GBP/USD maintains post-BoE gains despite US CPI uptick

It has been quite a volatile day in the markets, with the pound taking centre stage on the back of a hawkish Bank of England policy statement. While only two MPC members voted for a rate rise, the Bank noted that the market is under-pricing the risk of a rate rise and that the majority of MPC members see scope for some reduction in stimulus in the coming months. That is provided that the economy “continues to follow a path consistent with the prospect of continued erosion of slack and a gradual rise in underlying inflationary pressure.”

Interestingly, the US dollar failed to rally much despite news US CPI rose by 0.4% month-over-month, which lifted the year-over-year rate to 1.9%. In fact, the GBP/USD pair hit a new session high of nearly 1.34 after the release of US inflation figures, which goes to show strength of the pound’s rally. As before, we continue to expect the GBP/USD will reach 1.35 in the coming days.

But understandably, the cable does look a little overbought in the short-term so a small pullback wouldn’t come as surprise to us now. In fact, the GBP/USD has hit one of our bullish targets at just shy of 1.34. As can be seen, it has reached the 127.2% Fibonacci extension level of the last corrective swing. The 161.8% extension level comes in at 1.3565, which sits 60 pips above the next key target at 1.3500/05 area. This psychologically important level was also the low from the year 2009. Once support, it could offer some resistance.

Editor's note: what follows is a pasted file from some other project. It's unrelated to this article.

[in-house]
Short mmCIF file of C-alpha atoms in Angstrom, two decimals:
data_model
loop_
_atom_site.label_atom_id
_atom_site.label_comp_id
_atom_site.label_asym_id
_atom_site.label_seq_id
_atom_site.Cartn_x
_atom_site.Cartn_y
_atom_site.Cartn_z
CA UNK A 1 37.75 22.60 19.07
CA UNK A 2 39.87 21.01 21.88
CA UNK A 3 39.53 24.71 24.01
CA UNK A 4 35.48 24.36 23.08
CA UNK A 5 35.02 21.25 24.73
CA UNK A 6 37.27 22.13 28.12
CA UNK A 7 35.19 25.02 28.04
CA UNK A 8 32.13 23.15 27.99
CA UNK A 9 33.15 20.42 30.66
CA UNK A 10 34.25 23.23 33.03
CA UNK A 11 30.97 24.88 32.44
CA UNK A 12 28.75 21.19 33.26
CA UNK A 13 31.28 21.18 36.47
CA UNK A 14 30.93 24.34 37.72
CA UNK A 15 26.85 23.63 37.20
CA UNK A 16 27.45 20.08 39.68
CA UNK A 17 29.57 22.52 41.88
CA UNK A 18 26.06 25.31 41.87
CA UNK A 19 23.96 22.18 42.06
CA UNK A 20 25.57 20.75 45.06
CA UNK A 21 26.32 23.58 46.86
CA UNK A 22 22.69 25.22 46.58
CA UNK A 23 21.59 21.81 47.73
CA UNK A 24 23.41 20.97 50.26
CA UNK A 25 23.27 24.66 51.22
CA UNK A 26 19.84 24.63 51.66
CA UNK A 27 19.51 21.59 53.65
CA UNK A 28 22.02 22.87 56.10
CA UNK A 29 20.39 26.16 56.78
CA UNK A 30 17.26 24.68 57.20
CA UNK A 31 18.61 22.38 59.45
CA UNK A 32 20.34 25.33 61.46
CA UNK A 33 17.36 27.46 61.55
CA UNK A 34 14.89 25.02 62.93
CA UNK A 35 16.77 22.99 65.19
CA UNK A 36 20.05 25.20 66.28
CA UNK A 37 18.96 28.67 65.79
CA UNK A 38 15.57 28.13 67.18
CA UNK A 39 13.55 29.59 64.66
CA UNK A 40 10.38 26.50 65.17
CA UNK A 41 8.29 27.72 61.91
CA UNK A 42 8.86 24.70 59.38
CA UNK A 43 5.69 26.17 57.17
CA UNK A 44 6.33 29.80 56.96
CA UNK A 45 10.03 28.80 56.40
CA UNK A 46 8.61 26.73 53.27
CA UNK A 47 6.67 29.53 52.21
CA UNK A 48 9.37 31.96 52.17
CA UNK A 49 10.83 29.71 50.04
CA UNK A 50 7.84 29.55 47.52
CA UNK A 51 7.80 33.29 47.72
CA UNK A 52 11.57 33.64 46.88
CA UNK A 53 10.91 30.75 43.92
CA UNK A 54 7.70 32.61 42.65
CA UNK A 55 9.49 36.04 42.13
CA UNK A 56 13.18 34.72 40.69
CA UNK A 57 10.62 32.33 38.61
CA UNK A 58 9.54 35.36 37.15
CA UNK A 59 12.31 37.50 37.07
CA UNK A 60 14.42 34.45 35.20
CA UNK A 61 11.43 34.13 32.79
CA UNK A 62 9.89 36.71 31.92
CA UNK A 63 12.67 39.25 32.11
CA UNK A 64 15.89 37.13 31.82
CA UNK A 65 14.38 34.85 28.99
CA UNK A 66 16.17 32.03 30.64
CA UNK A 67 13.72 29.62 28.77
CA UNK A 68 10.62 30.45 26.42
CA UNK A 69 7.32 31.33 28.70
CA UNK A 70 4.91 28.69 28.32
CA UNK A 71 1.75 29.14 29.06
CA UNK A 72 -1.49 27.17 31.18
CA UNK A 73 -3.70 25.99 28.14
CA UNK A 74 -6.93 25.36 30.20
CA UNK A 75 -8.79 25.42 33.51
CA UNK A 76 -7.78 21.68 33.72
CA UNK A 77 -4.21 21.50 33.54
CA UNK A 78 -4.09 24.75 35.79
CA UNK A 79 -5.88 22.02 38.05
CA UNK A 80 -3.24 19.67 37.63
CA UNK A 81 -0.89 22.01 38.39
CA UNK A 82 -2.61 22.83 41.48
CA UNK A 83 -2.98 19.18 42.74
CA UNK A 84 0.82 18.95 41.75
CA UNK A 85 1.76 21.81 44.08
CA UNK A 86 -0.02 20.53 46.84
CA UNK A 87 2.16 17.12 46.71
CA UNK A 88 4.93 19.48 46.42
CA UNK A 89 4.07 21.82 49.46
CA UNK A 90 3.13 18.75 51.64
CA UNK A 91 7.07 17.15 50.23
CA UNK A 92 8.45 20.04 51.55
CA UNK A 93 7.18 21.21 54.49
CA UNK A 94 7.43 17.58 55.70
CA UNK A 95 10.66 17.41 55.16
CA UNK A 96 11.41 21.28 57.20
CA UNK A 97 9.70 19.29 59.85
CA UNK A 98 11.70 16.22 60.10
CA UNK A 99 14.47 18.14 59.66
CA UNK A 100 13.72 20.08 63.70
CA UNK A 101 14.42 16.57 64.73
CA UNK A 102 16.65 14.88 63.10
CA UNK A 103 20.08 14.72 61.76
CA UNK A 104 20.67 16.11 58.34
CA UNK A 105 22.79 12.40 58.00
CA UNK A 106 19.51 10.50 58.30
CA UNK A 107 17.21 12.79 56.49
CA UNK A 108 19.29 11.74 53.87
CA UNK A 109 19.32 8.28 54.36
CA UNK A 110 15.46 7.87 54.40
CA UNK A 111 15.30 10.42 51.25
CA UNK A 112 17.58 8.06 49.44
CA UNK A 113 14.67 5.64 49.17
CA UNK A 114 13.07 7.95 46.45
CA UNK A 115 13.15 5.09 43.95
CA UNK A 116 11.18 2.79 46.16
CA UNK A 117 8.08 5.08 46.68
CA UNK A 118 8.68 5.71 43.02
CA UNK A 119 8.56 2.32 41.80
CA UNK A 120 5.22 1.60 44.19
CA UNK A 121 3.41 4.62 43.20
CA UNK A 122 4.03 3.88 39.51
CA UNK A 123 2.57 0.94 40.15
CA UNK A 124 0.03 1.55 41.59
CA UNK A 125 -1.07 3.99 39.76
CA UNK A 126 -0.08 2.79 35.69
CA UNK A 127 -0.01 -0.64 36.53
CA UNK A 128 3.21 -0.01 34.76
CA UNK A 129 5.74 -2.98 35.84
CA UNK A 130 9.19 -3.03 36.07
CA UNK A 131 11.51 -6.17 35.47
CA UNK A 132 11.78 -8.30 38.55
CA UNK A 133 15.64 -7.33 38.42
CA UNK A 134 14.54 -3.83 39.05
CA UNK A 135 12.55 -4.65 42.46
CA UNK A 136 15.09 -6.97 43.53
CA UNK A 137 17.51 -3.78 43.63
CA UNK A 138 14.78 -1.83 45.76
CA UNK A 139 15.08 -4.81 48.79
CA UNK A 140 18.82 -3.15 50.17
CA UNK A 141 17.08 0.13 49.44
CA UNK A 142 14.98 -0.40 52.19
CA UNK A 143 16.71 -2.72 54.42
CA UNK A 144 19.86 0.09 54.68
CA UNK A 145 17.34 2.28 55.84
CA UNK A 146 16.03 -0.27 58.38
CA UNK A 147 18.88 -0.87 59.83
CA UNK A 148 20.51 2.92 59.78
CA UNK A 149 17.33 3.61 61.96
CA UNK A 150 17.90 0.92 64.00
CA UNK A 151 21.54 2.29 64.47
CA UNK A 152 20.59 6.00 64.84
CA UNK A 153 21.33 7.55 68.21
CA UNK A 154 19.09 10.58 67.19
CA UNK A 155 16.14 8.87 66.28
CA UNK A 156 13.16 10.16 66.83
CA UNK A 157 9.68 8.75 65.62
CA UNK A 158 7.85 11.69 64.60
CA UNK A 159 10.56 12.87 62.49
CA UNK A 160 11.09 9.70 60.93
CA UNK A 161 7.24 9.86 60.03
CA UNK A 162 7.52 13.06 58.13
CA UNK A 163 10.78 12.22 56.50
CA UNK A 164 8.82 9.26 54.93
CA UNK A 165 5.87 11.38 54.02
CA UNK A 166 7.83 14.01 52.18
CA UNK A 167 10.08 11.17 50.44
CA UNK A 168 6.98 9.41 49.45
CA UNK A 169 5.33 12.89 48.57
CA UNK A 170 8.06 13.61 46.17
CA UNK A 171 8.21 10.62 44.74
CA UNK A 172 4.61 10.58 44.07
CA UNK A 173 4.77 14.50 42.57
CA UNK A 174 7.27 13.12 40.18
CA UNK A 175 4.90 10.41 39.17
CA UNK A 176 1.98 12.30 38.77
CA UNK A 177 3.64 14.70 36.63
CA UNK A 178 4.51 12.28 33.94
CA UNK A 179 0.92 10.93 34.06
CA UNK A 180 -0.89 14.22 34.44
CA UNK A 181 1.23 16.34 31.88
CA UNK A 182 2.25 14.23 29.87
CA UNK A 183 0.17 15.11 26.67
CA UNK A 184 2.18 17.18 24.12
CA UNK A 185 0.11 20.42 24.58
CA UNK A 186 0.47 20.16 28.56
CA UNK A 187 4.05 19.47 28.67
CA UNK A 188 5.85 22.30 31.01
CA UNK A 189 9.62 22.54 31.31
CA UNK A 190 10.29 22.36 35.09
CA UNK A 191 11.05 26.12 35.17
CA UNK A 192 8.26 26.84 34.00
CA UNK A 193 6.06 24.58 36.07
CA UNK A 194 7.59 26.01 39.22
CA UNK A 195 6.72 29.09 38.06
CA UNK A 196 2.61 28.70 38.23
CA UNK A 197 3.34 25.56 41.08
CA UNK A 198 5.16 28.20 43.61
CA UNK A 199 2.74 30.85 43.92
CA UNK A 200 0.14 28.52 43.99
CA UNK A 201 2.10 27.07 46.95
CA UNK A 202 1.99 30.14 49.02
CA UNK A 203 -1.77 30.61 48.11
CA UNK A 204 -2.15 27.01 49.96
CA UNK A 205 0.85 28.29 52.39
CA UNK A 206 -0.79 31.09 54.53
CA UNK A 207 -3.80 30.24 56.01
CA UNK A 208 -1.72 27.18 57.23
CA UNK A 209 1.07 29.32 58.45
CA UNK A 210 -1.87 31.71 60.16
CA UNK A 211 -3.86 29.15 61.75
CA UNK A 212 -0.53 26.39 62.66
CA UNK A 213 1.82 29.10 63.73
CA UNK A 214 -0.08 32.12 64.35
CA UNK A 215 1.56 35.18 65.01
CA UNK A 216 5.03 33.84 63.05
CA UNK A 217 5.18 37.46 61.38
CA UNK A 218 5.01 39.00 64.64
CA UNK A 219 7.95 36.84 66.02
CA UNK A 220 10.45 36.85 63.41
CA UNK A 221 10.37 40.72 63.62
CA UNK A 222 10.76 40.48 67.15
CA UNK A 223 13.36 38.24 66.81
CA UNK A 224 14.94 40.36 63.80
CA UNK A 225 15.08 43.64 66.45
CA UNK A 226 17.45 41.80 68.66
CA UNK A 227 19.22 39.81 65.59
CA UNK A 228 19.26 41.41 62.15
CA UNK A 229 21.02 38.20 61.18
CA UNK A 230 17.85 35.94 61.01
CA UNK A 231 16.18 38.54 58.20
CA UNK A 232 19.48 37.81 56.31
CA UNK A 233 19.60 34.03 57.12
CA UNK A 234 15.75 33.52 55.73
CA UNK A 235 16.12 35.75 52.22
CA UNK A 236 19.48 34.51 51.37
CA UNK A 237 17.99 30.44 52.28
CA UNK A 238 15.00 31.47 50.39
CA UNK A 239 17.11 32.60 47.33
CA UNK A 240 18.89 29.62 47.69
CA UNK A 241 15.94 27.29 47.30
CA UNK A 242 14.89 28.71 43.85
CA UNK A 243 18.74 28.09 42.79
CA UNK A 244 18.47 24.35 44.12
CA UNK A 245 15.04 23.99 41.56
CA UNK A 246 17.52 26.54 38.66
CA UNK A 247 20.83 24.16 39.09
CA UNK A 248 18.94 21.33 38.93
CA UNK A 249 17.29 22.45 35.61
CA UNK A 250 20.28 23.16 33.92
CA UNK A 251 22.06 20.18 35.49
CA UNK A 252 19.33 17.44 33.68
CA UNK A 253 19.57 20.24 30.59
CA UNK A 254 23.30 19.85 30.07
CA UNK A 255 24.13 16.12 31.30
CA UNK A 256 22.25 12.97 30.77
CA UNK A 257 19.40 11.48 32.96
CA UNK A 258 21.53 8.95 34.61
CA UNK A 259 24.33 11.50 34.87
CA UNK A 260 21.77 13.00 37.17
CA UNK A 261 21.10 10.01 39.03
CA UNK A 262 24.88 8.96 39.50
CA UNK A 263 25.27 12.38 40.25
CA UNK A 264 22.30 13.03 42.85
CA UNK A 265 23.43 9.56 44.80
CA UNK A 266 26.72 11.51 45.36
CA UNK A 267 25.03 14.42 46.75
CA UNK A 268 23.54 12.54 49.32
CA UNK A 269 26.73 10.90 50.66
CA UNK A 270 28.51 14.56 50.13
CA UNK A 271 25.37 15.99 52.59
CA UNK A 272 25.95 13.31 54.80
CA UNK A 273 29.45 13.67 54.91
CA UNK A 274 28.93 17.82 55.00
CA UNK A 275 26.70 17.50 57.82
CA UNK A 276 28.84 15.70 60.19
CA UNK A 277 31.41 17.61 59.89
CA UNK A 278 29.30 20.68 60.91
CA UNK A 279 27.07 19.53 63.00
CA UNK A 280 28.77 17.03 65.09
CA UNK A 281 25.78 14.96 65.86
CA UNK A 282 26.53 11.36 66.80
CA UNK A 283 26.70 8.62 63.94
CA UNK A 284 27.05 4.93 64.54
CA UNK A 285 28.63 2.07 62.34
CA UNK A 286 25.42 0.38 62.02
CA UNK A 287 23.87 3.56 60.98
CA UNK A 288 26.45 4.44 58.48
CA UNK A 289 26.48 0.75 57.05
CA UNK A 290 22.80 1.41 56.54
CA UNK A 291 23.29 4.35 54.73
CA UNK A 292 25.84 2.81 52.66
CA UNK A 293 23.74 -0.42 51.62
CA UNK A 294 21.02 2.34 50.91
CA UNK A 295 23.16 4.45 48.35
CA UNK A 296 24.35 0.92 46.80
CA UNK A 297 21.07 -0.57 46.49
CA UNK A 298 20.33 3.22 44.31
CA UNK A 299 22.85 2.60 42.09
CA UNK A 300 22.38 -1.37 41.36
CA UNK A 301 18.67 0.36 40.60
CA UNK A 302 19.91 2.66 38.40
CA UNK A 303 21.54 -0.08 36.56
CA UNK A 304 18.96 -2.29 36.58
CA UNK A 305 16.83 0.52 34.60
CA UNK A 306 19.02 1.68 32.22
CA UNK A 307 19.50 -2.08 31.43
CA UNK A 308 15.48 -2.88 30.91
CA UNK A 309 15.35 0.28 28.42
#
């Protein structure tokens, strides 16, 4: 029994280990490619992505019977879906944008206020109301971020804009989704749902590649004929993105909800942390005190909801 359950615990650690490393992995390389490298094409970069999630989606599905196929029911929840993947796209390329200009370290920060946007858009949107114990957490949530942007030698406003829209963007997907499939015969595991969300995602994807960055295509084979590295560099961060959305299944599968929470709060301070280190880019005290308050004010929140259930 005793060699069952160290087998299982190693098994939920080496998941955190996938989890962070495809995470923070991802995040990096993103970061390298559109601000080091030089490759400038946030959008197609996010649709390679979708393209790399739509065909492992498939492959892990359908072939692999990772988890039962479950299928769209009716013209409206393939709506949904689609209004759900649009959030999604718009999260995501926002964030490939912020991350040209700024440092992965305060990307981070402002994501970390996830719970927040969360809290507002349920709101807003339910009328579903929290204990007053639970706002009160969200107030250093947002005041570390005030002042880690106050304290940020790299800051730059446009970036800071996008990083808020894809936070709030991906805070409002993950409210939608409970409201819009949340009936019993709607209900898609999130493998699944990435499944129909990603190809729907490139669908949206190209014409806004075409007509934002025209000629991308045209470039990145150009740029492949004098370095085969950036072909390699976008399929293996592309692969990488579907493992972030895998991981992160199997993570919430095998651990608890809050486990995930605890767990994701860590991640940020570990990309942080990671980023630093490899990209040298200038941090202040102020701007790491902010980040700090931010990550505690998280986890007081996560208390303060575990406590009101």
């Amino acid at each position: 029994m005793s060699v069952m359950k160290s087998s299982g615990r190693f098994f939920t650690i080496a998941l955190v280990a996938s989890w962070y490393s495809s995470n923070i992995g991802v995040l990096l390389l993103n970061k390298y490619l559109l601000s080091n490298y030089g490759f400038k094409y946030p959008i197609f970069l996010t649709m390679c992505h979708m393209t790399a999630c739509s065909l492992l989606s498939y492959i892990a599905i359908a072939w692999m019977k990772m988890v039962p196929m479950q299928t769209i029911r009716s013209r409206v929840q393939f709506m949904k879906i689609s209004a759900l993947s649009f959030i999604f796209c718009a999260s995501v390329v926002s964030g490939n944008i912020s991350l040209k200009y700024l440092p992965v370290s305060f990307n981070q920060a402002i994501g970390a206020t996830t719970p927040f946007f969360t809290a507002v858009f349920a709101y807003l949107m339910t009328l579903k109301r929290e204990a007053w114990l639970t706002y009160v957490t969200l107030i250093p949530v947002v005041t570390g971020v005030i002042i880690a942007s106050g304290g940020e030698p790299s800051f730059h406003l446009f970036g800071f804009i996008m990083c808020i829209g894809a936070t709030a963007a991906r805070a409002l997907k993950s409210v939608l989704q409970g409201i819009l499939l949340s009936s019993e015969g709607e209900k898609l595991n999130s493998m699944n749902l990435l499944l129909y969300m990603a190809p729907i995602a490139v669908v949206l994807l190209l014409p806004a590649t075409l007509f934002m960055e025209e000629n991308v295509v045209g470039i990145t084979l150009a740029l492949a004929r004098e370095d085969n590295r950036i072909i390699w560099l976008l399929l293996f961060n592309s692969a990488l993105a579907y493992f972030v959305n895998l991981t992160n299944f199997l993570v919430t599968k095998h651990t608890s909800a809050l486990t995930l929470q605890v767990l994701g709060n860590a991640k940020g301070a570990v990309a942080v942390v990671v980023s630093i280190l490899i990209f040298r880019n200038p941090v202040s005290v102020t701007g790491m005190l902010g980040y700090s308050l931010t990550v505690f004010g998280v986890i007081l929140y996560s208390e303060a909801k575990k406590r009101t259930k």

Meanwhile on the downside, we expect the broken resistance levels to turn into support, starting with 1.3325/30 level. But any move below 1.3160 – support and today’s low – would mark the end of the current uptrend.

Figure 1:

GBPUSD

Risk Warning Notice Foreign Exchange and CFD trading are high risk and not suitable for everyone. You should carefully consider your investment objectives, level of experience and risk appetite before making a decision to trade with us. Most importantly, do not invest money you cannot afford to lose. There is considerable exposure to risk in any off-exchange transaction, including, but not limited to, leverage, creditworthiness, limited regulatory protection and market volatility that may substantially affect the price, or liquidity of the markets that you are trading. Margin and leverage To open a leveraged CFD or forex trade you will need to deposit money with us as margin. Margin is typically a relatively small proportion of the overall contract value. For example a contract trading on leverage of 100:1 will require margin of just 1% of the contract value. This means that a small price movement in the underlying will result in large movement in the value of your trade – this can work in your favour, or result in substantial losses. Your may lose your initial deposit and be required to deposit additional margin in order to maintain your position. If you fail to meet any margin requirement your position will be liquidated and you will be responsible for any resulting losses.